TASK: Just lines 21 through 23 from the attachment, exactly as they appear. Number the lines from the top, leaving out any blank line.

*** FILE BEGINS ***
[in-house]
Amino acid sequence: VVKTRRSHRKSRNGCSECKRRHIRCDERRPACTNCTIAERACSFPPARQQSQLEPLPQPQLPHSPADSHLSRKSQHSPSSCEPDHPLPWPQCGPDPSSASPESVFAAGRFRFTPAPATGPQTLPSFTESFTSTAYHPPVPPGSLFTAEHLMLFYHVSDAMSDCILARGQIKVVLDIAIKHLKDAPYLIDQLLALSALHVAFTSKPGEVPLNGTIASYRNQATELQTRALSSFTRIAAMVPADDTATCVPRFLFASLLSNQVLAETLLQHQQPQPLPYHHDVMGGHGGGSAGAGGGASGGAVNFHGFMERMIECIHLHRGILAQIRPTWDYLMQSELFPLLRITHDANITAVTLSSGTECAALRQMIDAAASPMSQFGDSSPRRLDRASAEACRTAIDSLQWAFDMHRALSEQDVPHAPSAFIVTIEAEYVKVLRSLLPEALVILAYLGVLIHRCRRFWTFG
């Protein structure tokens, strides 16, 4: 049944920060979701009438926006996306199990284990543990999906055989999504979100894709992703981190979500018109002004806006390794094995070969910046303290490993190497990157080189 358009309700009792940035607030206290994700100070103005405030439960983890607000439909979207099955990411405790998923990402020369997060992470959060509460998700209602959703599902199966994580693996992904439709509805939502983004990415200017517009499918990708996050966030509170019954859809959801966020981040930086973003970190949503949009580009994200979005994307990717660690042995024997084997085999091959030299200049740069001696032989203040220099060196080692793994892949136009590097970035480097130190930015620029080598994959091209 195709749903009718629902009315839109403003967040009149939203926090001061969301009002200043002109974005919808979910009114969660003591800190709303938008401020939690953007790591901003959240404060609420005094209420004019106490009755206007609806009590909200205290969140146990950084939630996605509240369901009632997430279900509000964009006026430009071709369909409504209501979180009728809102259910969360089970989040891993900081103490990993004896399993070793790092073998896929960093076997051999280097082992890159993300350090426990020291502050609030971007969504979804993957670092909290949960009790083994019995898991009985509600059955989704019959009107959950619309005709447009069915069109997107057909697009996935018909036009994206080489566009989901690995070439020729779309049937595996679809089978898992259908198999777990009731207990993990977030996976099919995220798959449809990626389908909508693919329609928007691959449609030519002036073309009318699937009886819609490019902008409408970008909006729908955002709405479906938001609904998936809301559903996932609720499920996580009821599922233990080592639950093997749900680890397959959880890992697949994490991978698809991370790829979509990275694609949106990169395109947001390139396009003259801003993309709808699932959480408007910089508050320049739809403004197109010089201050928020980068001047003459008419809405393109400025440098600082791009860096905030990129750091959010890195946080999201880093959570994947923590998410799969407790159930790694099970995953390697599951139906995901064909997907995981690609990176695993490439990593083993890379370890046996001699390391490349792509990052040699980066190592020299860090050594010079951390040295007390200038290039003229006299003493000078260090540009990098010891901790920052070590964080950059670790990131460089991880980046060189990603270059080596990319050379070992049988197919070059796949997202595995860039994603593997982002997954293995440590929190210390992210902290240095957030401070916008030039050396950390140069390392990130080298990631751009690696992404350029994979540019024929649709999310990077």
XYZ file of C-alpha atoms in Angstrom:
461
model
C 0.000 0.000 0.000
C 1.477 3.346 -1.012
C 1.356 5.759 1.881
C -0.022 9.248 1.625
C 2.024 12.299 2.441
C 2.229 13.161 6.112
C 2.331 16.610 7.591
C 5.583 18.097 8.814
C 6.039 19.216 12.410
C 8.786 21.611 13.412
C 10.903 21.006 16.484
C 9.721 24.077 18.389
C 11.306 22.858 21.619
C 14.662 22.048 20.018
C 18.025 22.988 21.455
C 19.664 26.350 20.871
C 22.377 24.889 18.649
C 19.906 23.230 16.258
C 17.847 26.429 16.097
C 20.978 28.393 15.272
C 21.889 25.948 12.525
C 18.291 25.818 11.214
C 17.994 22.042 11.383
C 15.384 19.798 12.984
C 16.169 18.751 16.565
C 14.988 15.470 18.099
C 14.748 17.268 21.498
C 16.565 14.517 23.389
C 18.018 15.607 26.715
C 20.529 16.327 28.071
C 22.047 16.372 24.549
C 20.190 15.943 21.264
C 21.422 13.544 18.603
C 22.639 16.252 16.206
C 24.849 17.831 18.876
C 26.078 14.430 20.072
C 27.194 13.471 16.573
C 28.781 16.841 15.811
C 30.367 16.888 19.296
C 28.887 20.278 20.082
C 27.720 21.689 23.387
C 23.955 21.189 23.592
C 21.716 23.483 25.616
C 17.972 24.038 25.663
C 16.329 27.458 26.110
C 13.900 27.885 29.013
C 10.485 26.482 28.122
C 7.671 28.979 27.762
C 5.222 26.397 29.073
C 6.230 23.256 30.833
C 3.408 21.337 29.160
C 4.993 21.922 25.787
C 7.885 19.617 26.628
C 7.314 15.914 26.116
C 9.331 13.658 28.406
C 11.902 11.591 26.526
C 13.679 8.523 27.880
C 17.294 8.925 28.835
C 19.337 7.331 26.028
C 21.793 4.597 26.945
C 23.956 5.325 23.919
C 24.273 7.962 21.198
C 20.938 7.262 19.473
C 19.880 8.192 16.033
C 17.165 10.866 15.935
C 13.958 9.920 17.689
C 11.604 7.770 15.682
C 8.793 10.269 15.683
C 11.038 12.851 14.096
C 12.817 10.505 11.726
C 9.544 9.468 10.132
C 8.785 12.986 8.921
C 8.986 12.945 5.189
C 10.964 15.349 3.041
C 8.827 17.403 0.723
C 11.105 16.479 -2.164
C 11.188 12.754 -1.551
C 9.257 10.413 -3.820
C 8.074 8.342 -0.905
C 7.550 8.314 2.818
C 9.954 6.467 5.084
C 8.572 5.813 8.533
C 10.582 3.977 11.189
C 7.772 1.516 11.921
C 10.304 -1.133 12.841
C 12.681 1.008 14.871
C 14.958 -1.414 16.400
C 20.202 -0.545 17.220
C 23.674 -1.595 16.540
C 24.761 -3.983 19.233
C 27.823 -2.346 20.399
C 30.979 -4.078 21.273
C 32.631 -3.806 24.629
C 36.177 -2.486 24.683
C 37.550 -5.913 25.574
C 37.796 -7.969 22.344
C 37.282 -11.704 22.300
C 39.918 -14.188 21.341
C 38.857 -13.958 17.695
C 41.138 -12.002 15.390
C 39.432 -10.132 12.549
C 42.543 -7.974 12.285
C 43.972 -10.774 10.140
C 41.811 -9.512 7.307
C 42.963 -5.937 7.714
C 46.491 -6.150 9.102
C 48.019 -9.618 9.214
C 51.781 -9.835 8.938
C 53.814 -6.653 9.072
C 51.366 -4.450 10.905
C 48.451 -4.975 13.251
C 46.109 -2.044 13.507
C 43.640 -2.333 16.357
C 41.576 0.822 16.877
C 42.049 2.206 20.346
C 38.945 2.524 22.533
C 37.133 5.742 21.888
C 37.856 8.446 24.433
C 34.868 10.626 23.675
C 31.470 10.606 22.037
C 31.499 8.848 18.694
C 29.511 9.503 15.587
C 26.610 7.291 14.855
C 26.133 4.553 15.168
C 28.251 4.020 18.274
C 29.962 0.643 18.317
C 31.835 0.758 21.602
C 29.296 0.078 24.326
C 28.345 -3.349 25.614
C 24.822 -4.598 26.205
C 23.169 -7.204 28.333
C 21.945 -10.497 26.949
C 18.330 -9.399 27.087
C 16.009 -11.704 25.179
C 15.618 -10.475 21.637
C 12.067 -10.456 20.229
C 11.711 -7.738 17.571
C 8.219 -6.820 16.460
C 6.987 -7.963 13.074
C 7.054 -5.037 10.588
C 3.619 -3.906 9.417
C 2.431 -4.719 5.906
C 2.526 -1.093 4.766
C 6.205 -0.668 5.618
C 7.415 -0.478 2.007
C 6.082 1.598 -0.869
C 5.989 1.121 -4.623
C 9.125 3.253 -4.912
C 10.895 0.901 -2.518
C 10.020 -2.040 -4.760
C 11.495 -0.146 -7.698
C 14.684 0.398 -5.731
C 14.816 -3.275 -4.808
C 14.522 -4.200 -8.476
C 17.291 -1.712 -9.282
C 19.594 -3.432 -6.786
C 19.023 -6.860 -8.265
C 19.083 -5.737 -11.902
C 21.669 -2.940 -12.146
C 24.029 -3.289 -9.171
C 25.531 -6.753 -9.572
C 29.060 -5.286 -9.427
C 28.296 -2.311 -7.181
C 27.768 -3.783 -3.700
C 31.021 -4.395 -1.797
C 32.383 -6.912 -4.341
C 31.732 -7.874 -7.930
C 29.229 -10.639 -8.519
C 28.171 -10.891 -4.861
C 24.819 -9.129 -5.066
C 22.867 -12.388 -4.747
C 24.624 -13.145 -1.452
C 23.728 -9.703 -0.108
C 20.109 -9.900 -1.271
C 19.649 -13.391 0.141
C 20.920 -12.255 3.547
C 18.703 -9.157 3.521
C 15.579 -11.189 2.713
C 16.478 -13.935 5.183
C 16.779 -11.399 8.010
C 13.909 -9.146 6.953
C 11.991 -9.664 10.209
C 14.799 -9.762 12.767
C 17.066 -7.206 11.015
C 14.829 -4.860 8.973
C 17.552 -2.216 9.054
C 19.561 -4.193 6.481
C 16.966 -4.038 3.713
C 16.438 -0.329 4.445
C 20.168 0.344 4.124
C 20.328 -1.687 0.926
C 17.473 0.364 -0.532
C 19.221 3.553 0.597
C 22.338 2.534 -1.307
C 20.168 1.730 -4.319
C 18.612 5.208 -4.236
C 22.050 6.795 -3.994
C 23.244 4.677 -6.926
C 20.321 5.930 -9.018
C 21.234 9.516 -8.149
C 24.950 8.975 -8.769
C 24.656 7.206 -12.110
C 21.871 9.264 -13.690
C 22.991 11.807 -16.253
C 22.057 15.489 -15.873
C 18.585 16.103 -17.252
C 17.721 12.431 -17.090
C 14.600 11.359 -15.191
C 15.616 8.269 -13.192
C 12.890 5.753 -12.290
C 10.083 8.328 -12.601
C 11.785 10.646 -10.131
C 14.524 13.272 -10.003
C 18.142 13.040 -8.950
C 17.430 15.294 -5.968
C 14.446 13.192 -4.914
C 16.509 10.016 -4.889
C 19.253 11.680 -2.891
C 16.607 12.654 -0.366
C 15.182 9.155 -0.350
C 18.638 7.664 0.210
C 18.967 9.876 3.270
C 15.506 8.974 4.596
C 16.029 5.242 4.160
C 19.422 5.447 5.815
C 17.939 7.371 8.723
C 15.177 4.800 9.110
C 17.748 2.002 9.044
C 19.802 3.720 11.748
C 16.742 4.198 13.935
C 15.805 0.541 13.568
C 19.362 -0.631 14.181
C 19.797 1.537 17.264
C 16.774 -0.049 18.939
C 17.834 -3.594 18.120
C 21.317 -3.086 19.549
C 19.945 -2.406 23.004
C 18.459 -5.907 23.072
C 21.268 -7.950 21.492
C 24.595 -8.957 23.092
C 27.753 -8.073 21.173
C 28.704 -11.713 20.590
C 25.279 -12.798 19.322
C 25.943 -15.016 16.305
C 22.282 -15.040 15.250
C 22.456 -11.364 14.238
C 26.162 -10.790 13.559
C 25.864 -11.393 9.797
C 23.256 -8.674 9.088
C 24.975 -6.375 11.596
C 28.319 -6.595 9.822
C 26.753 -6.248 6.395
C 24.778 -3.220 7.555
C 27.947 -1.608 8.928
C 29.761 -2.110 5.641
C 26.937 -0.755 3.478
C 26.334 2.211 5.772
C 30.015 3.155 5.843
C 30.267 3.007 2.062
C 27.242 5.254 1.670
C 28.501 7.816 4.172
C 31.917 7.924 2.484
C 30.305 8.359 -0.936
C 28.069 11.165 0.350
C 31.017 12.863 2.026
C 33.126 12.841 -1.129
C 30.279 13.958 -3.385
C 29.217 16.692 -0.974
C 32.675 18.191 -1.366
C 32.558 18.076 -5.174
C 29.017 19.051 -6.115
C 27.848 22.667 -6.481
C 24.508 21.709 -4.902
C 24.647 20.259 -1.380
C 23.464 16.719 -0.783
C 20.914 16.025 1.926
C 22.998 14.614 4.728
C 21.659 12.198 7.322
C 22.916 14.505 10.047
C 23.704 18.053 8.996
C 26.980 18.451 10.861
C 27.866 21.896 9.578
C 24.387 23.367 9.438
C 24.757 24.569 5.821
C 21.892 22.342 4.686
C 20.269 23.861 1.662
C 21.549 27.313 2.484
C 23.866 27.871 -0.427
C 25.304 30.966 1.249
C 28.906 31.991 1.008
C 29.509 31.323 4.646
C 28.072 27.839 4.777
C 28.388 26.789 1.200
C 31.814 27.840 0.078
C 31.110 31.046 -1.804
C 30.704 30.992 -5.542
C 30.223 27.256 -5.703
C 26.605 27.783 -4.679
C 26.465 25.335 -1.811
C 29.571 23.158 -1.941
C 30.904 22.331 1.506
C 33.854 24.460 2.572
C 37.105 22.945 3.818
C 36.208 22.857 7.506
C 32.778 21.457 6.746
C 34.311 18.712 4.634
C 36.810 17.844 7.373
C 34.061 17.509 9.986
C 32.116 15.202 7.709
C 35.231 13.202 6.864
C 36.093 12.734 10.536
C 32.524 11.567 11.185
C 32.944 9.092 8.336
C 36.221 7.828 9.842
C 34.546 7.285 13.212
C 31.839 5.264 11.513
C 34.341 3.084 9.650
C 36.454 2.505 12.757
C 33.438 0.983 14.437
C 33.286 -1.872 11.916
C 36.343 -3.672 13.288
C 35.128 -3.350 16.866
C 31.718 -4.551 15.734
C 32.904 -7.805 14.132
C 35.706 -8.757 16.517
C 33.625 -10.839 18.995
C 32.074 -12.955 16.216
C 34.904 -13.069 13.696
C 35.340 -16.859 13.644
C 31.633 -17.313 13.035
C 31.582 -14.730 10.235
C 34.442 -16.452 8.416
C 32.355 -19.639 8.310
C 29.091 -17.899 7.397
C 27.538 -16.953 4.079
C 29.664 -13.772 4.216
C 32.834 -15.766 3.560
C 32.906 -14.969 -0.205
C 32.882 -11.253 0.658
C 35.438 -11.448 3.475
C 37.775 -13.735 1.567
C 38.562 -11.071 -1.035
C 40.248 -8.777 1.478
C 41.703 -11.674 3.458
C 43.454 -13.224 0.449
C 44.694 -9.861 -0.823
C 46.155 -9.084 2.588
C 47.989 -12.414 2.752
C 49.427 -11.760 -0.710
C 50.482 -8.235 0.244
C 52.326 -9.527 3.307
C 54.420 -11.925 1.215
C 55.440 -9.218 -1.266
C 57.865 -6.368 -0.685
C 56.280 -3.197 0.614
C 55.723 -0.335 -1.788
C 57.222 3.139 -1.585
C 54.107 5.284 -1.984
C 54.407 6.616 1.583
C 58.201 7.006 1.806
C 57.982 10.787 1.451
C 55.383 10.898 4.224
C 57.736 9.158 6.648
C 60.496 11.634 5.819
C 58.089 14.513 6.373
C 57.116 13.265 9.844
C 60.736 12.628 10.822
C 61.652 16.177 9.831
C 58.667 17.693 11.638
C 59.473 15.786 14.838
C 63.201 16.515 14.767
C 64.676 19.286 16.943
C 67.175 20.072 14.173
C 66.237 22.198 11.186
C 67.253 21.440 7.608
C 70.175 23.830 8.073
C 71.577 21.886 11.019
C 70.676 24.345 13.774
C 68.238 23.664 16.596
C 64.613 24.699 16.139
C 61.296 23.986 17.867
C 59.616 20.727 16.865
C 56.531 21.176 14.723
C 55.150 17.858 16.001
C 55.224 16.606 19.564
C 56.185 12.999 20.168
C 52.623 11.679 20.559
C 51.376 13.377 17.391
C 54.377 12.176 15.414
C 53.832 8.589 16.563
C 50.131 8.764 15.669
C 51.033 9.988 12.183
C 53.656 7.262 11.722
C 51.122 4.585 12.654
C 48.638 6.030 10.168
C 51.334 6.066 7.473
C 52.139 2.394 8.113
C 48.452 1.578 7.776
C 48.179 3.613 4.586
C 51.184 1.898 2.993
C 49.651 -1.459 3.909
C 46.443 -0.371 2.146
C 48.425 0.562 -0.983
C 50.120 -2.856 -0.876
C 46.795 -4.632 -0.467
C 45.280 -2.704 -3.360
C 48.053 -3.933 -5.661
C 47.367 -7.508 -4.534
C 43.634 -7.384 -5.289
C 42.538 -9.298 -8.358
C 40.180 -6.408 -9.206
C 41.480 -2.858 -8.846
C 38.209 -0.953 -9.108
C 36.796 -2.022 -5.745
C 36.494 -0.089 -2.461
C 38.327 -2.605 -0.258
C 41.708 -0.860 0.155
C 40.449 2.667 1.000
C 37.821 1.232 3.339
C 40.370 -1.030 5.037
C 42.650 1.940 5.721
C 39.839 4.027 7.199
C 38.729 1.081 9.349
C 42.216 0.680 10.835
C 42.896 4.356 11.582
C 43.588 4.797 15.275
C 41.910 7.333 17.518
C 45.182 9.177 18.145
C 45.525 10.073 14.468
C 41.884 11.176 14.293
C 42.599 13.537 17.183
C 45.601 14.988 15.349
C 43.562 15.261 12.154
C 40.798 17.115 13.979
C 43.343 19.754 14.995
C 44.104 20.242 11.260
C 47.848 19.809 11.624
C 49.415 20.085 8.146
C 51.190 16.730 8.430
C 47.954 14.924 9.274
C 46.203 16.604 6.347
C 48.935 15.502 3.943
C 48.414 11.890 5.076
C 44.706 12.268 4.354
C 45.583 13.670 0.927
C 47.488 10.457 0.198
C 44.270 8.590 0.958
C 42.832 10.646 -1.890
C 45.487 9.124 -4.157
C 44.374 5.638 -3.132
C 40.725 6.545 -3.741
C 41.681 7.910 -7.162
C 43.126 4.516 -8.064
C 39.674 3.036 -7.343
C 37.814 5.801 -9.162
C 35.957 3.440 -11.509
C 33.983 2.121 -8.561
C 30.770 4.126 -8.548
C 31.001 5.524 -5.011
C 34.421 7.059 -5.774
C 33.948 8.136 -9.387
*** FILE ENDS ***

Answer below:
C 18.025 22.988 21.455
C 19.664 26.350 20.871
C 22.377 24.889 18.649